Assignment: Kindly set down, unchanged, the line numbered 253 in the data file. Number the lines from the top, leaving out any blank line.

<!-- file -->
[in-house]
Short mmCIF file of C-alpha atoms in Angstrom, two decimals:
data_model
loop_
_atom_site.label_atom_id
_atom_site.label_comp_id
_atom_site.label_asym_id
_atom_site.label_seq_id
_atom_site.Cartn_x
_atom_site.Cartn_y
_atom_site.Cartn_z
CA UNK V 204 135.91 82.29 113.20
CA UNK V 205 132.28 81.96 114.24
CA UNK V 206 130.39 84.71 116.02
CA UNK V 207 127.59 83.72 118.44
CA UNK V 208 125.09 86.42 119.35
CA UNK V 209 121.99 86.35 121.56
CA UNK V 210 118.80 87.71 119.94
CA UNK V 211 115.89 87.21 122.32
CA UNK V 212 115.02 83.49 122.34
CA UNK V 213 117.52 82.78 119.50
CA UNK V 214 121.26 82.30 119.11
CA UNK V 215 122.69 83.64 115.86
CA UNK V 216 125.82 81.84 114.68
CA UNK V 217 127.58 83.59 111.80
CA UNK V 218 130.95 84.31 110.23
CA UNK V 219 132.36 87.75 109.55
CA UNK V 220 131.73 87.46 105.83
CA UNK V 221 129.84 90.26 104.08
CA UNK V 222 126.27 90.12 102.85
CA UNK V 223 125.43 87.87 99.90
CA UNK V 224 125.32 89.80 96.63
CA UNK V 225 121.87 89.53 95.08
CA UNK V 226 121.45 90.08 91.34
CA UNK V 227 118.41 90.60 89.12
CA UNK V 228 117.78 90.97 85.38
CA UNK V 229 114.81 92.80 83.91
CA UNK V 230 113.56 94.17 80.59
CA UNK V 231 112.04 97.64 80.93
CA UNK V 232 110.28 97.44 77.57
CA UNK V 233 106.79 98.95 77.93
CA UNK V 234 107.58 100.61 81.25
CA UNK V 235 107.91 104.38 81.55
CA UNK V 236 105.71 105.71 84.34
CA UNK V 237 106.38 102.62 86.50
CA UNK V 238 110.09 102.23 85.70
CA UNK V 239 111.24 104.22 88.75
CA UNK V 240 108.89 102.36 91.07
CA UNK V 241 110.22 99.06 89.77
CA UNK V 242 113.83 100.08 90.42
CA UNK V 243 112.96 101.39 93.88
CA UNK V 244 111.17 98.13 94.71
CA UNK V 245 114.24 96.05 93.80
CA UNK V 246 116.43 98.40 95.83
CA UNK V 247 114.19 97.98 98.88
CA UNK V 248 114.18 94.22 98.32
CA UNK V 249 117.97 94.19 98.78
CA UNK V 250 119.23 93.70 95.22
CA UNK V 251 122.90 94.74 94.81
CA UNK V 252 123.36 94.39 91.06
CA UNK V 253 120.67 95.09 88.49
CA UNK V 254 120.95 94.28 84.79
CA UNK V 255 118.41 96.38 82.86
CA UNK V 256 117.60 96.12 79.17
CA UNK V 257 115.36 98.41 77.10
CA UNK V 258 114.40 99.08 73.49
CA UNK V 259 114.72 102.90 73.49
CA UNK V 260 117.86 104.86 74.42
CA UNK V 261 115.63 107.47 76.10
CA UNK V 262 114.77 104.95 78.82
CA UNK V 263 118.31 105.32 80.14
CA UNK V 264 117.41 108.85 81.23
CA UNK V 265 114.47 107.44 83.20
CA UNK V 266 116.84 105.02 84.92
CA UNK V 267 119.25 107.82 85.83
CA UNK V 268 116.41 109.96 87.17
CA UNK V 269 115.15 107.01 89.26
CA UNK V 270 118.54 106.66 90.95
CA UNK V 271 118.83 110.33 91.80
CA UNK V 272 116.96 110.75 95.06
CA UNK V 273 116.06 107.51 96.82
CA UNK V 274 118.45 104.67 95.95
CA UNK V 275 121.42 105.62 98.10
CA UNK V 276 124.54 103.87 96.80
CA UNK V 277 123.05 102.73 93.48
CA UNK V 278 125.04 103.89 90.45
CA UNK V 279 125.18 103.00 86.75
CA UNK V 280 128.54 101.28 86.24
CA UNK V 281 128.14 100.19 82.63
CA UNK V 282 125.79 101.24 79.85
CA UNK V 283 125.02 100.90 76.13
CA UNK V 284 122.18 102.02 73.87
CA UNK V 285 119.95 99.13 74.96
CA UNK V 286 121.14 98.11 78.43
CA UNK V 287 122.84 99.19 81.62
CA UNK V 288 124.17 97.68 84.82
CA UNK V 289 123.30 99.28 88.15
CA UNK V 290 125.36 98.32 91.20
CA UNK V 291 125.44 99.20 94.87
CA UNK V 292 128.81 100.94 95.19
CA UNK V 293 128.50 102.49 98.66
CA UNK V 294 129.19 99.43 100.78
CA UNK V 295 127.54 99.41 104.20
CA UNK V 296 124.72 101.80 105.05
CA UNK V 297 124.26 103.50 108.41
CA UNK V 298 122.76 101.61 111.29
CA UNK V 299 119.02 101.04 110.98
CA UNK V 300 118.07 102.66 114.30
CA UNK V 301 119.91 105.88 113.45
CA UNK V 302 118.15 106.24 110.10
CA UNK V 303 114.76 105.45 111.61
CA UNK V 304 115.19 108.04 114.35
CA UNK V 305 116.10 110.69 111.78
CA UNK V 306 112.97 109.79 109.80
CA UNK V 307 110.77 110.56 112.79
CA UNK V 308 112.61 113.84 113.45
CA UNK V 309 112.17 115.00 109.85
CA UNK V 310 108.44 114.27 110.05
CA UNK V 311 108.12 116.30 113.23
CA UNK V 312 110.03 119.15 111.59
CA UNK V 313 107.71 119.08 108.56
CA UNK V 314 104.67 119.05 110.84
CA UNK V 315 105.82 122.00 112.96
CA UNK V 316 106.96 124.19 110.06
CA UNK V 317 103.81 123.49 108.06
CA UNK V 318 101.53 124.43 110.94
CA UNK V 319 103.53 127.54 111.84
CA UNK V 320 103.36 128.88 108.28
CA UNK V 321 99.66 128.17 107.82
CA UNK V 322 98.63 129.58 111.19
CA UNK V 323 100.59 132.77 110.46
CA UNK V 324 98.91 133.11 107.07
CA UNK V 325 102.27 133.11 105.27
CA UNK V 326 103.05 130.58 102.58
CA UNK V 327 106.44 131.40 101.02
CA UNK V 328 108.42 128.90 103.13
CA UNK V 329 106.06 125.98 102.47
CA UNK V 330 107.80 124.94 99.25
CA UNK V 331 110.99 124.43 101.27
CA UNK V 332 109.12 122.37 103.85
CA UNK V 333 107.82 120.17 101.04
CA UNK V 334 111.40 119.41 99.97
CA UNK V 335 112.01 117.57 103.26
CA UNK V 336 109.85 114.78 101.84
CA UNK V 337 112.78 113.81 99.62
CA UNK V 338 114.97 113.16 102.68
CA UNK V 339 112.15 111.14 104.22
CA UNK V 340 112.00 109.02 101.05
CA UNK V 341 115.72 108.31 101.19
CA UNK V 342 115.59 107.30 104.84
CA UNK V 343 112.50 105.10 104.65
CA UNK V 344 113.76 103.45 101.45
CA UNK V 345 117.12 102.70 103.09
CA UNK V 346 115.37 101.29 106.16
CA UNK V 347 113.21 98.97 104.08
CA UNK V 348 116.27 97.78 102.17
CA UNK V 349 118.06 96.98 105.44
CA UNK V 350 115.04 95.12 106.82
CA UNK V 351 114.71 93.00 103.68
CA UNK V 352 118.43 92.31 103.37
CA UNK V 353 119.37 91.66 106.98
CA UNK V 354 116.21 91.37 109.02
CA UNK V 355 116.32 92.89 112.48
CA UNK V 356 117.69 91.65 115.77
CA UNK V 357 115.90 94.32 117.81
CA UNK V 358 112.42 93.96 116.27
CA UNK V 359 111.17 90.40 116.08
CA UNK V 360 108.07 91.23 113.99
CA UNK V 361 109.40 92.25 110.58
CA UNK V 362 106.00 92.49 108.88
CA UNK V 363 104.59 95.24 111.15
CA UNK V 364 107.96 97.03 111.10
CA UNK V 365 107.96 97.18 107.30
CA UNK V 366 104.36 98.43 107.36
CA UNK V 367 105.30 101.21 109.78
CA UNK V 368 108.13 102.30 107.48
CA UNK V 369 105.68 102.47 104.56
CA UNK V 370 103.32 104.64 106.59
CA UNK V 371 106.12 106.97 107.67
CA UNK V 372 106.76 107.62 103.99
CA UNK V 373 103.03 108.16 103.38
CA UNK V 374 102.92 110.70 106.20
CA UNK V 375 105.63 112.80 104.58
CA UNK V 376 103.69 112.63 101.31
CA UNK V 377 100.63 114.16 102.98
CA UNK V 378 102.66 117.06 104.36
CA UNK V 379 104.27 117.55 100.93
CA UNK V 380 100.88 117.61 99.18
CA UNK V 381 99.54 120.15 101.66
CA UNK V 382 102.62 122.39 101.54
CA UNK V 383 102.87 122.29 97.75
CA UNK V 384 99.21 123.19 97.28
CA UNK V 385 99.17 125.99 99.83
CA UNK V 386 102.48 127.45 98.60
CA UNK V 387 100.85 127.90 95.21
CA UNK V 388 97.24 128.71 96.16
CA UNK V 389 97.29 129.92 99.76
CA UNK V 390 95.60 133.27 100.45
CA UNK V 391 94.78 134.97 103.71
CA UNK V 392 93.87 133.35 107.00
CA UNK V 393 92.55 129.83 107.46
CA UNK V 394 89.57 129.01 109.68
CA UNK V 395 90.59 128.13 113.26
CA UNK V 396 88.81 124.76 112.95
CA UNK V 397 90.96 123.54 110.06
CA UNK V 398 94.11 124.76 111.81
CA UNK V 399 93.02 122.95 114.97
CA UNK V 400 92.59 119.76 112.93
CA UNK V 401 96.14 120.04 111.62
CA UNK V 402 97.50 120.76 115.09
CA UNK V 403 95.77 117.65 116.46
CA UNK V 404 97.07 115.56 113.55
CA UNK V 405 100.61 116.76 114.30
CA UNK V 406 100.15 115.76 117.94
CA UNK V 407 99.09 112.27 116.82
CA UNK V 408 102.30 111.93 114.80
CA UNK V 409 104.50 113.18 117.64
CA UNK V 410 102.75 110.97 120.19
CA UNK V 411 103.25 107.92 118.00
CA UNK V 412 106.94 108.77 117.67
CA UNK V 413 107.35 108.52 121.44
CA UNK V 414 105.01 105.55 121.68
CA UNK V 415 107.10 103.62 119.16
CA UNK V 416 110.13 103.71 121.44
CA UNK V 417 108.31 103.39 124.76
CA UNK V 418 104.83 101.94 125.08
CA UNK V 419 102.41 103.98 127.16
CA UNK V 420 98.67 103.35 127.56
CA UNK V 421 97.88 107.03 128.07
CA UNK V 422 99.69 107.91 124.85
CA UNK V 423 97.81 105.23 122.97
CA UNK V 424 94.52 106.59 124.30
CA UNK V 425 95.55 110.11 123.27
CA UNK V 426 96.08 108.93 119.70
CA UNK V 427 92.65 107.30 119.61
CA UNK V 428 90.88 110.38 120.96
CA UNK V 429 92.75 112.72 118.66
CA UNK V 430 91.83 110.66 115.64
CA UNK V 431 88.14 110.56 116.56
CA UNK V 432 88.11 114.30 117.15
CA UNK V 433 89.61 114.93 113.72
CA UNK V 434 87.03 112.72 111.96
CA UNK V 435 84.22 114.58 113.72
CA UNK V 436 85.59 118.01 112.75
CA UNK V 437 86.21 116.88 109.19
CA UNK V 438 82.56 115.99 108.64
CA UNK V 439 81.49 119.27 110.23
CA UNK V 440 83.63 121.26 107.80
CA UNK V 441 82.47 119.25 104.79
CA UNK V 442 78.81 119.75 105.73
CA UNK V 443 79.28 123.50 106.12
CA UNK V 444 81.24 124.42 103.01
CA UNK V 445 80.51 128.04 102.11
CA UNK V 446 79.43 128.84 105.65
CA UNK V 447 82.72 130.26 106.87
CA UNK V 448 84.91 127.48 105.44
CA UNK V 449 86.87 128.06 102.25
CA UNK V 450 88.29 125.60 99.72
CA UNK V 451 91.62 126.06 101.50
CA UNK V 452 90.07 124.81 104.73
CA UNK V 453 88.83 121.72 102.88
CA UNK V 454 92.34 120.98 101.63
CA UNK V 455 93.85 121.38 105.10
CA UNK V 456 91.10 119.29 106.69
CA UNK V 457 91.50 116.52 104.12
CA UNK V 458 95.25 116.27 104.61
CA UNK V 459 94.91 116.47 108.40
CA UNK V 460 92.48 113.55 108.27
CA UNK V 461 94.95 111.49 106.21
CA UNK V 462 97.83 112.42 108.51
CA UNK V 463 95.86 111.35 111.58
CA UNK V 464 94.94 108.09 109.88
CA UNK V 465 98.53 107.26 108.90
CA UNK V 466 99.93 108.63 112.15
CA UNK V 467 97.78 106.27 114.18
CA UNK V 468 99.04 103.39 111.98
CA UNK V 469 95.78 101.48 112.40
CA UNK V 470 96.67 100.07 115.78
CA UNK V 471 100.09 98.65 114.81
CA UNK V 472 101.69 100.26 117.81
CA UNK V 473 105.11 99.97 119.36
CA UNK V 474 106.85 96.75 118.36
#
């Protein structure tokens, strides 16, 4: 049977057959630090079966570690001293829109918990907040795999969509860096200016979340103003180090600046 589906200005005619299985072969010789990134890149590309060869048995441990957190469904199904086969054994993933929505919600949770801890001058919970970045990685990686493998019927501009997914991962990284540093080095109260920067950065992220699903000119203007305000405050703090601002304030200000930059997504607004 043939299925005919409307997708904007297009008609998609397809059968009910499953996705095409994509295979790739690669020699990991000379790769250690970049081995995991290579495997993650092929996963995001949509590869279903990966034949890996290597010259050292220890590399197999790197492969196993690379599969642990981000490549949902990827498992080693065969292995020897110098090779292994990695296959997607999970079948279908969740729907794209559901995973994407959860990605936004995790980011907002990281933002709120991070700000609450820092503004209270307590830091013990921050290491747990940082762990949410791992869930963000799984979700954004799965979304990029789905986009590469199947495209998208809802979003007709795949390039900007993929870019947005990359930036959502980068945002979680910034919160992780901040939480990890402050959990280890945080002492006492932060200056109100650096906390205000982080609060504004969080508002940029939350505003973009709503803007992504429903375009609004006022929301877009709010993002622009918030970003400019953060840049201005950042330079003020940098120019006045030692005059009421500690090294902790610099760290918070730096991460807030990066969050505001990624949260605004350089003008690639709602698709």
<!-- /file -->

CA UNK V 445 80.51 128.04 102.11